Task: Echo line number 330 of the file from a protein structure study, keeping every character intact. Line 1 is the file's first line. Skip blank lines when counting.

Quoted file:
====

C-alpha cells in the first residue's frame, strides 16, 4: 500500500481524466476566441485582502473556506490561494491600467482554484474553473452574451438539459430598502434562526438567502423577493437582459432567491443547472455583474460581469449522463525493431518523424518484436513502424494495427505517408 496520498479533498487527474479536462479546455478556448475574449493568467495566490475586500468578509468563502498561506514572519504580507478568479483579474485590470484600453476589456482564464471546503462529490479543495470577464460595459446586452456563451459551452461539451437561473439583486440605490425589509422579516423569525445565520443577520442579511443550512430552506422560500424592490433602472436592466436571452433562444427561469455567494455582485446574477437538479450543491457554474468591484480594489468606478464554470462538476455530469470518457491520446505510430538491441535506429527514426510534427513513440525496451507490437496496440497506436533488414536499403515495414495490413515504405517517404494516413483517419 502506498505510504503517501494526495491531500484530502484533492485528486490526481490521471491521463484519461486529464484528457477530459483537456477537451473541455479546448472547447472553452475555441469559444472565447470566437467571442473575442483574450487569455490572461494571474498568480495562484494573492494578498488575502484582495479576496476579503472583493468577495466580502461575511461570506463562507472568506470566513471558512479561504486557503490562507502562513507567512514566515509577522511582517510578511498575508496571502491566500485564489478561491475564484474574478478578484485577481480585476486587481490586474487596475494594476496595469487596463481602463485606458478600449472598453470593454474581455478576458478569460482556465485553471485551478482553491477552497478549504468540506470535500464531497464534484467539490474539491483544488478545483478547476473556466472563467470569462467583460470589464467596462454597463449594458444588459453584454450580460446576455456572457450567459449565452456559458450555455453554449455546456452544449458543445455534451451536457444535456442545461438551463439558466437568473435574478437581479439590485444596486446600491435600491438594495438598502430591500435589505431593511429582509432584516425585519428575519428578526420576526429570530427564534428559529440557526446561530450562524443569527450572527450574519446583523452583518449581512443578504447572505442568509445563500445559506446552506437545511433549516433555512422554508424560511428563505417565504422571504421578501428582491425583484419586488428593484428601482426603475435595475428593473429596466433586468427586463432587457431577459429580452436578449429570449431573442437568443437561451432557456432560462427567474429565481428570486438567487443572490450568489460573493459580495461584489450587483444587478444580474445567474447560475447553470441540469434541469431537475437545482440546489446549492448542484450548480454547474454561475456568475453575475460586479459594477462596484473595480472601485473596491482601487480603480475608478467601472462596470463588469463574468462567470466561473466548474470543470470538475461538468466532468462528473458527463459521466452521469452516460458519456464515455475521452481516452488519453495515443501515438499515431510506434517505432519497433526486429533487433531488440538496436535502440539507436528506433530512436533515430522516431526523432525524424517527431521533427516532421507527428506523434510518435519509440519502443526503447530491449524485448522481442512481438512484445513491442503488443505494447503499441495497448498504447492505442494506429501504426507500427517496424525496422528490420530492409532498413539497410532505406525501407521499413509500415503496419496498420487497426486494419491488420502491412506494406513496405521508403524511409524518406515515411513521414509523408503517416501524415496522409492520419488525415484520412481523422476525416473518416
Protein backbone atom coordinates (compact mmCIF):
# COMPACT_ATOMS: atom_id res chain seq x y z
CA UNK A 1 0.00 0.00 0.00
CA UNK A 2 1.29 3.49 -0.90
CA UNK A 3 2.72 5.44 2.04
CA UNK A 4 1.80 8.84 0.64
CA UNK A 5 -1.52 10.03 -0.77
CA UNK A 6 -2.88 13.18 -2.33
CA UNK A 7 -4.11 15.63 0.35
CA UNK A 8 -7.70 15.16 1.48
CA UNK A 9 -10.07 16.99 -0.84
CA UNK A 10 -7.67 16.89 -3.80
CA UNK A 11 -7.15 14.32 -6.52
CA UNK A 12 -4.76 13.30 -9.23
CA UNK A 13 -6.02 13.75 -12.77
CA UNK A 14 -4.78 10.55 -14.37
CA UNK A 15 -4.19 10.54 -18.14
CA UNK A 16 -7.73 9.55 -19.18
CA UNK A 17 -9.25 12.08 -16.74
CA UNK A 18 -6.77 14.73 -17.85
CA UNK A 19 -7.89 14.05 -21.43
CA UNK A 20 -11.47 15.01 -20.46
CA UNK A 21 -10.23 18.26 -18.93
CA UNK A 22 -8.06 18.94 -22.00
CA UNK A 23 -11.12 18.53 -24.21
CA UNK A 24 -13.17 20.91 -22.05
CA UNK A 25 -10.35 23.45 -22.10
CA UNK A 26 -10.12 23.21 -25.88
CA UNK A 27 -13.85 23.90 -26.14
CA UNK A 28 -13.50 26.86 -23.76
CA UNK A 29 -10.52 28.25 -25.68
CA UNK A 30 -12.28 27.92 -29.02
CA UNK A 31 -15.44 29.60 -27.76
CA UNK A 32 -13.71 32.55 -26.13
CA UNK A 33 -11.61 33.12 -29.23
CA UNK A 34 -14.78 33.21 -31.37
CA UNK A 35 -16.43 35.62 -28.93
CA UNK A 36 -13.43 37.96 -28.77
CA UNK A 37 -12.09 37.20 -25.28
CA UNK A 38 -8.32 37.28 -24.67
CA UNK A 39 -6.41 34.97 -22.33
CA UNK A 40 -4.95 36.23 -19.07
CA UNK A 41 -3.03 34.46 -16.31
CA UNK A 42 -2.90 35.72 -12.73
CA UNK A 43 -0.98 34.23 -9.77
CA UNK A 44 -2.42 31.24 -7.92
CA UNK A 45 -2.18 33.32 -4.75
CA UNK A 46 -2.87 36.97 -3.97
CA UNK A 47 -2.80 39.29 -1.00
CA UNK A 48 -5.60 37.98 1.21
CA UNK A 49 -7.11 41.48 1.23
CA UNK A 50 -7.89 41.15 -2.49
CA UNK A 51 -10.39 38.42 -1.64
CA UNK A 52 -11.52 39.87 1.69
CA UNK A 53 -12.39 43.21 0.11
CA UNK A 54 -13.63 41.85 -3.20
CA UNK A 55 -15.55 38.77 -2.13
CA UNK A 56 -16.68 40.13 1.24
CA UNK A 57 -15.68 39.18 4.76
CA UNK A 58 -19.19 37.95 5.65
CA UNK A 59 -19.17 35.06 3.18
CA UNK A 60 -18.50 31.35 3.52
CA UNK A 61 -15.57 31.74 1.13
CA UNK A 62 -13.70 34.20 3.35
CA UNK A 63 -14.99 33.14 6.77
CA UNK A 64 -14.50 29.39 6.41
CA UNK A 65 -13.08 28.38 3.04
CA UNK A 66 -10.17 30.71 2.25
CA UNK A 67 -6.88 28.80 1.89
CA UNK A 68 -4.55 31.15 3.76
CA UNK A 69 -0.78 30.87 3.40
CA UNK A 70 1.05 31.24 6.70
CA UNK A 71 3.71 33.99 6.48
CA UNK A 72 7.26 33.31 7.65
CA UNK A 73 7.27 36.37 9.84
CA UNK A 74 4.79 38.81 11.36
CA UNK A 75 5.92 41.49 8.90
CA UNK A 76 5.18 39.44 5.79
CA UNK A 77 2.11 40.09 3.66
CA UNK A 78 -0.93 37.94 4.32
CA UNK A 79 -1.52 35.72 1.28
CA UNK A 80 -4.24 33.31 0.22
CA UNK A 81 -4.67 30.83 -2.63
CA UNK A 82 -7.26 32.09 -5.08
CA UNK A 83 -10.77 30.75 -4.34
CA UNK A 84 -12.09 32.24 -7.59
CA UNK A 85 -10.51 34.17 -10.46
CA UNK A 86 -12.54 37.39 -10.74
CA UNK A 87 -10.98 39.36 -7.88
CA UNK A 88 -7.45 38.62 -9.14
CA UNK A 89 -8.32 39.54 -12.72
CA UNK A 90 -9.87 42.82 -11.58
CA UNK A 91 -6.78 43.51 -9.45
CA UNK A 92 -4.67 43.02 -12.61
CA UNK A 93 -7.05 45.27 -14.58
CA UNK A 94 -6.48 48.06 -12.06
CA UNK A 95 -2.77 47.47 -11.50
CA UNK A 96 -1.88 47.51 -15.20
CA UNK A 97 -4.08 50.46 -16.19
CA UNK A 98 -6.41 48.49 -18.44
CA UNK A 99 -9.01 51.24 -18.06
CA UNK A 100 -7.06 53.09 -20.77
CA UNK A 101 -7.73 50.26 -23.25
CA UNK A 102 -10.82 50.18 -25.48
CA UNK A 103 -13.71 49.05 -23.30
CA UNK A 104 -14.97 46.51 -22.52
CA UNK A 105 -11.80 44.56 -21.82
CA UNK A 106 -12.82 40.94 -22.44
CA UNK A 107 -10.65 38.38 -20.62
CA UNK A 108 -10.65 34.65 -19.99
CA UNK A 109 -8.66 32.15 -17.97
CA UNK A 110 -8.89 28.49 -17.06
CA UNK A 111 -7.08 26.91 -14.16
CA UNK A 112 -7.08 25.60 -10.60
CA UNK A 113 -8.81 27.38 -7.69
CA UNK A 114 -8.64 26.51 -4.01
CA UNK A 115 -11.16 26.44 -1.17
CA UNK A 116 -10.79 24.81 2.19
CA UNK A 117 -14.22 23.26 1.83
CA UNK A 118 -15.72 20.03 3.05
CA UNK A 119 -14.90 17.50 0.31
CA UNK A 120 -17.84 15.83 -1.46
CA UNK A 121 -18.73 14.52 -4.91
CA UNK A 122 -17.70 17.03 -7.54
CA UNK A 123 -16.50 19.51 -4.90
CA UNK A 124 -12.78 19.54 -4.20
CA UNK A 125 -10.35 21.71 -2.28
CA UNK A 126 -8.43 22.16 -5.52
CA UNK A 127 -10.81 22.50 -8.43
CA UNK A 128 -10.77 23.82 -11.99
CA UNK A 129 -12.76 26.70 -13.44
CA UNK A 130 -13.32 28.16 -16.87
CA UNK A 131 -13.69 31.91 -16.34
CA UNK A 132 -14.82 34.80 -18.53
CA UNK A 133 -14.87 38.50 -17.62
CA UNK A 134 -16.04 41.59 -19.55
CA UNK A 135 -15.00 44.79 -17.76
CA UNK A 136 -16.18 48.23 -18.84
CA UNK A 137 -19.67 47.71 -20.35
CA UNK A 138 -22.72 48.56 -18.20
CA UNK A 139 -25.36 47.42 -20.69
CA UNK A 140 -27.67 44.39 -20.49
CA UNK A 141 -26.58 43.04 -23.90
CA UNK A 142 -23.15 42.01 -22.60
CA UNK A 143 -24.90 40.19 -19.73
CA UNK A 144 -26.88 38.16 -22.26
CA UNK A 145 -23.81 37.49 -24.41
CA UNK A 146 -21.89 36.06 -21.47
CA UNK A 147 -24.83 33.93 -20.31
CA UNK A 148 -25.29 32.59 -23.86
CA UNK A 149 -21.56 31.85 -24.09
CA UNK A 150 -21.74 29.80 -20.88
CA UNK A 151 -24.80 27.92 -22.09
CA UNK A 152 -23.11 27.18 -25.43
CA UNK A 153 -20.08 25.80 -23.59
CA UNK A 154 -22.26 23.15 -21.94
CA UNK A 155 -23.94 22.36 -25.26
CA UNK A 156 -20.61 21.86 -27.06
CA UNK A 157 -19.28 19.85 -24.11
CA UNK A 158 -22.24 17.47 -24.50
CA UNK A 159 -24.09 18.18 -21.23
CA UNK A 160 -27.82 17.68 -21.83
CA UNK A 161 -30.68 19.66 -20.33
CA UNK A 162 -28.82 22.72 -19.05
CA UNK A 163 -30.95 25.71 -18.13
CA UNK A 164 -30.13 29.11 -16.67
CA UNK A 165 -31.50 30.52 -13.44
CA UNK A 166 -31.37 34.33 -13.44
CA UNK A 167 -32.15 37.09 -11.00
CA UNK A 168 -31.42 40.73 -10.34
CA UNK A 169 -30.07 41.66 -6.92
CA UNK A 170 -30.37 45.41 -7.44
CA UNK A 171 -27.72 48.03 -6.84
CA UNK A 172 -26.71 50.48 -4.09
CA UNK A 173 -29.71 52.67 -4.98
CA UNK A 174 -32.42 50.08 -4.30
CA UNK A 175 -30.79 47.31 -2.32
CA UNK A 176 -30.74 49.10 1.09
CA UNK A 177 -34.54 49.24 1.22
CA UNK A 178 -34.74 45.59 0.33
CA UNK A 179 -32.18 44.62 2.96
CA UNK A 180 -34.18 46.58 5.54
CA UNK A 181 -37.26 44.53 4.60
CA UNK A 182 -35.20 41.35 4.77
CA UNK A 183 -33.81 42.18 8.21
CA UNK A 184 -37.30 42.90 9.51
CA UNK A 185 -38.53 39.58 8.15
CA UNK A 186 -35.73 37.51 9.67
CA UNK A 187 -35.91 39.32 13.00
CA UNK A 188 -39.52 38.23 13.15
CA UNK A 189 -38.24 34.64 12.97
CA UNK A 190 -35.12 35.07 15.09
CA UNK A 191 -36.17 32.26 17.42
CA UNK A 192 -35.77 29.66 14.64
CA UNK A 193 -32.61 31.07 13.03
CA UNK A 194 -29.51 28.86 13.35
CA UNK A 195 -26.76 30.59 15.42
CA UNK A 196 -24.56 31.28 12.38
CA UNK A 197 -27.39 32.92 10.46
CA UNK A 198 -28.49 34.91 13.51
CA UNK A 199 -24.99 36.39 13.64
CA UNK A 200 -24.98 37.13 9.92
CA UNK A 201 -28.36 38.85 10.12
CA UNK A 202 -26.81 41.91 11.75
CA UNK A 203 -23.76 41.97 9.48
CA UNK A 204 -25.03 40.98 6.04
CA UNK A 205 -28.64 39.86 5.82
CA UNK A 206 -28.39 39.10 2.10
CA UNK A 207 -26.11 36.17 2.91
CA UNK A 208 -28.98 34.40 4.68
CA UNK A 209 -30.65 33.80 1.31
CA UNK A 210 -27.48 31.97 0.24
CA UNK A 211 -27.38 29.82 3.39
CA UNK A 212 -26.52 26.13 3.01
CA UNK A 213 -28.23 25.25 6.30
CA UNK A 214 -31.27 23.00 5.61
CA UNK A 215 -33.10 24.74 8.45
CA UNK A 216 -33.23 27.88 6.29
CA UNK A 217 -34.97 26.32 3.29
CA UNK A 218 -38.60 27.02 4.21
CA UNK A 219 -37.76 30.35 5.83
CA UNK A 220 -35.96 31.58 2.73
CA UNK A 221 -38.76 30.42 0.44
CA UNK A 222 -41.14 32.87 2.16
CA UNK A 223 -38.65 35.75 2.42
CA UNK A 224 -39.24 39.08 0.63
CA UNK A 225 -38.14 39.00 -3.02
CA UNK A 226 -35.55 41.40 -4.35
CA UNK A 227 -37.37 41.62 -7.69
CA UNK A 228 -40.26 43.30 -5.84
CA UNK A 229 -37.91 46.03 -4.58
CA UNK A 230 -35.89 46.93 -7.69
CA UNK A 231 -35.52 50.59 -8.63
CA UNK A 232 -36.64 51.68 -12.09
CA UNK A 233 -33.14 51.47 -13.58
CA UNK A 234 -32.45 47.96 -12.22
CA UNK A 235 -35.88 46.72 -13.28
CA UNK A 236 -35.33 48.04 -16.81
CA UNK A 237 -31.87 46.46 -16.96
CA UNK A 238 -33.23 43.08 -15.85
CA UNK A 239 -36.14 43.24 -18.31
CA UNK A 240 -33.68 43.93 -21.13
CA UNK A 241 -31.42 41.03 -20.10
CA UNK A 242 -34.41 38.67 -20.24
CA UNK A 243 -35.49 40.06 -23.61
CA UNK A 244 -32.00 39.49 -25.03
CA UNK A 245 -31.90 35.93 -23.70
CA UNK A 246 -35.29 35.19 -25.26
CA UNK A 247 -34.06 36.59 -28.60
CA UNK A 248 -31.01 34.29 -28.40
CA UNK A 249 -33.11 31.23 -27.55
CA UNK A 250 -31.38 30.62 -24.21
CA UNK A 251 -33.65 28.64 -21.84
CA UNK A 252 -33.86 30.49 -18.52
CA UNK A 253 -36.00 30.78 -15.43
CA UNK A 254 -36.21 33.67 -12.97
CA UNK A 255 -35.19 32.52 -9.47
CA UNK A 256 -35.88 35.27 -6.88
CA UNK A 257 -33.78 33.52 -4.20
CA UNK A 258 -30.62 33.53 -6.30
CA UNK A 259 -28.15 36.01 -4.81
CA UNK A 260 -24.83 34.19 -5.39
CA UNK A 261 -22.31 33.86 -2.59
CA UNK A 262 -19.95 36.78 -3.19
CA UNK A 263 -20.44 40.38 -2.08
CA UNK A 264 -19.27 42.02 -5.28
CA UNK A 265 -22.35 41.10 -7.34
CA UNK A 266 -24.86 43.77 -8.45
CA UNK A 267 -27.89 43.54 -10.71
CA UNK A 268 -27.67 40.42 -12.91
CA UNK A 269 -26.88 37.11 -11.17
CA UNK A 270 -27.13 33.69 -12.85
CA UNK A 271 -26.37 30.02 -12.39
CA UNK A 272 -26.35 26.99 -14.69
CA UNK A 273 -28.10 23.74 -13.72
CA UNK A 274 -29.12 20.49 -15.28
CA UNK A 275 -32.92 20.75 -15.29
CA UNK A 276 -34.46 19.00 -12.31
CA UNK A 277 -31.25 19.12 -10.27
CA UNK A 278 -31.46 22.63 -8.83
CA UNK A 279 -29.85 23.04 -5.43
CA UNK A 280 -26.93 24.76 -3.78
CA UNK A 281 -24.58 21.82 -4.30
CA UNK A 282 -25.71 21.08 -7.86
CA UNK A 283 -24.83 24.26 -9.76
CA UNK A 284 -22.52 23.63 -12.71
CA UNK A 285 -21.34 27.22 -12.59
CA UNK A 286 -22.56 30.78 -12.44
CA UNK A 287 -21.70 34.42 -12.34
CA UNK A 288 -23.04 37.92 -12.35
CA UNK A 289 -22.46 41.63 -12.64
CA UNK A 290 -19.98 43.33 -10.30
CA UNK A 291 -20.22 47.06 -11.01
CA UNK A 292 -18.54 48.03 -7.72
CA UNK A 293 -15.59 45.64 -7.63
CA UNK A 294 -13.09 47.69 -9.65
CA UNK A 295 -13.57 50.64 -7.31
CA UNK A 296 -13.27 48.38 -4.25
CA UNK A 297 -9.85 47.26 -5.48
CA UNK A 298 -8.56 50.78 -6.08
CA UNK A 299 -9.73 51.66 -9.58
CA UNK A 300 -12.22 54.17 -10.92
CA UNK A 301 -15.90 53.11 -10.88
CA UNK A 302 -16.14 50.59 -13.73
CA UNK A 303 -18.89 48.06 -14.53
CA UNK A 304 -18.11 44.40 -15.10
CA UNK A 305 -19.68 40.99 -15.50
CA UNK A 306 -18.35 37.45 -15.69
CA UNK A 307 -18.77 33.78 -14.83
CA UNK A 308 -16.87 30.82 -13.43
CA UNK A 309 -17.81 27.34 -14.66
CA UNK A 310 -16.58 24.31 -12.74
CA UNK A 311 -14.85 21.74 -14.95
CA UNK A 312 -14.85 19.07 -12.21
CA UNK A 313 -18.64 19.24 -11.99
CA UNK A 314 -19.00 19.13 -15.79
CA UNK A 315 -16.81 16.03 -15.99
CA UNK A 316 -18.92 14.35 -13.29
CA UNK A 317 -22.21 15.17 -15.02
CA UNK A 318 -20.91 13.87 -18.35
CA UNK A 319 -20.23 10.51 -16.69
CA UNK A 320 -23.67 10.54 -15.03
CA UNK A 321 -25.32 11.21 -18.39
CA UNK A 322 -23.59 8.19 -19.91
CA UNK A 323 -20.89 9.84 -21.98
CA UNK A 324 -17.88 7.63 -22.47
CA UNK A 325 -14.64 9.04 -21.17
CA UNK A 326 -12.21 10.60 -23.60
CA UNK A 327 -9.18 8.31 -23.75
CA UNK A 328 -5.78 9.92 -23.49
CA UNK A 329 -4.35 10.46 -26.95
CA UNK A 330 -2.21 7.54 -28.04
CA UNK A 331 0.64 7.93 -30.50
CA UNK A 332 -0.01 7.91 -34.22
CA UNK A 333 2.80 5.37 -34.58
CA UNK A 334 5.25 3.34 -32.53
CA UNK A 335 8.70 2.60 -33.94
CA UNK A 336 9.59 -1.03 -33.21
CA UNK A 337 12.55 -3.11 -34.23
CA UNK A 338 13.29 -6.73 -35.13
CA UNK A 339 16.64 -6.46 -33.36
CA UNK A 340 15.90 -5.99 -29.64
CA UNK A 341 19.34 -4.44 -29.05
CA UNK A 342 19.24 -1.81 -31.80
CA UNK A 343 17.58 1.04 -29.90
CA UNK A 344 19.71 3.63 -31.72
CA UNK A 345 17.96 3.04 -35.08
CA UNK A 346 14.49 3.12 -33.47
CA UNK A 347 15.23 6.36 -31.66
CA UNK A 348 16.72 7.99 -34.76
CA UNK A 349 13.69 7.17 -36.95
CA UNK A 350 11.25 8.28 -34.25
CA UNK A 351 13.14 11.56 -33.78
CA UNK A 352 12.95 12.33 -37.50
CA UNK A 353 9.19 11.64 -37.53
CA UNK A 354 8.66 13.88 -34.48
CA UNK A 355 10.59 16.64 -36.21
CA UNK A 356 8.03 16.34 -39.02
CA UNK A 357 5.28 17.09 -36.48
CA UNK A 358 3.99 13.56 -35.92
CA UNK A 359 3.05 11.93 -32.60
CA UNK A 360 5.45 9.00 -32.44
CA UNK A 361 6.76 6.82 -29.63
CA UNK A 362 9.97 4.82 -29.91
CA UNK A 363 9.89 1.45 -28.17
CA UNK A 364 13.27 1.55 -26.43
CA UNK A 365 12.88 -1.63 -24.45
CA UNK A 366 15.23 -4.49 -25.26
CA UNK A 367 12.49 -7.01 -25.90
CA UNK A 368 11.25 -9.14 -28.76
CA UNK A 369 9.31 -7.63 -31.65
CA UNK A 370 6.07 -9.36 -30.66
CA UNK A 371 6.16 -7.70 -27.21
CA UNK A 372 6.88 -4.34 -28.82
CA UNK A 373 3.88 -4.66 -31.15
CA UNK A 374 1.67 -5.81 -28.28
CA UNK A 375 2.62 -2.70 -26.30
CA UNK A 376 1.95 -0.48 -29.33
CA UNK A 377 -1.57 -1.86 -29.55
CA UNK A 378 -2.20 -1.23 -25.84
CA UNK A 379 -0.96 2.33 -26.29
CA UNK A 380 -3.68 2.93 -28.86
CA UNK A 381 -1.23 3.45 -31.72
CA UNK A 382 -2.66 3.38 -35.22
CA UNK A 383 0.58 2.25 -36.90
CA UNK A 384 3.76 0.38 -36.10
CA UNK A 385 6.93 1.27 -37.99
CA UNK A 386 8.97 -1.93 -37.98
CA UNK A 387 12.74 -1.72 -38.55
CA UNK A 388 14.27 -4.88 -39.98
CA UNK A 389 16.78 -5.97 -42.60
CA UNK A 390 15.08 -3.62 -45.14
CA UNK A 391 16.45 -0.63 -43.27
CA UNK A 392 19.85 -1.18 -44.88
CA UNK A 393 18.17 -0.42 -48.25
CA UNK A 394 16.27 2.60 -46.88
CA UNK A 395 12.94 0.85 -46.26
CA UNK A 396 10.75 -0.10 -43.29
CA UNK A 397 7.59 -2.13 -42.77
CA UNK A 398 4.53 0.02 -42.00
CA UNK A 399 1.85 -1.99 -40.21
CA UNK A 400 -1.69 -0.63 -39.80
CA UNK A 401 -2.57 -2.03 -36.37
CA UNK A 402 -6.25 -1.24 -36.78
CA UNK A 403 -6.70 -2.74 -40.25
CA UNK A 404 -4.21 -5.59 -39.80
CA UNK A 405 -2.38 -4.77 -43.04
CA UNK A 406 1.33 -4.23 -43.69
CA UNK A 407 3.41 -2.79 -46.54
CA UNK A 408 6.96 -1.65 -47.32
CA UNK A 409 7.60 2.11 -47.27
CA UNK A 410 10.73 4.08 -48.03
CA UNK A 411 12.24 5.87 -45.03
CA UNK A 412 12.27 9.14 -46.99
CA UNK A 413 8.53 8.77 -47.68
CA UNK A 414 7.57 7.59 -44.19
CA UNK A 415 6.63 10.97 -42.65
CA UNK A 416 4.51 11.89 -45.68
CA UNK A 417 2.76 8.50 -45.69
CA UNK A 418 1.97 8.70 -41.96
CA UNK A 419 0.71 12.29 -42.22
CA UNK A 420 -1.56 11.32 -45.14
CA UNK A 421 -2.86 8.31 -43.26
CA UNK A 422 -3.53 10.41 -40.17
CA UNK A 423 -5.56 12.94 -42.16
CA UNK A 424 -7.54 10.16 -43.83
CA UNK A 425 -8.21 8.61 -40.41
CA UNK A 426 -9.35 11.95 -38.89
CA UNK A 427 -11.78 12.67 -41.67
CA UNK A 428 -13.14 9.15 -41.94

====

CA UNK A 327 -9.18 8.31 -23.75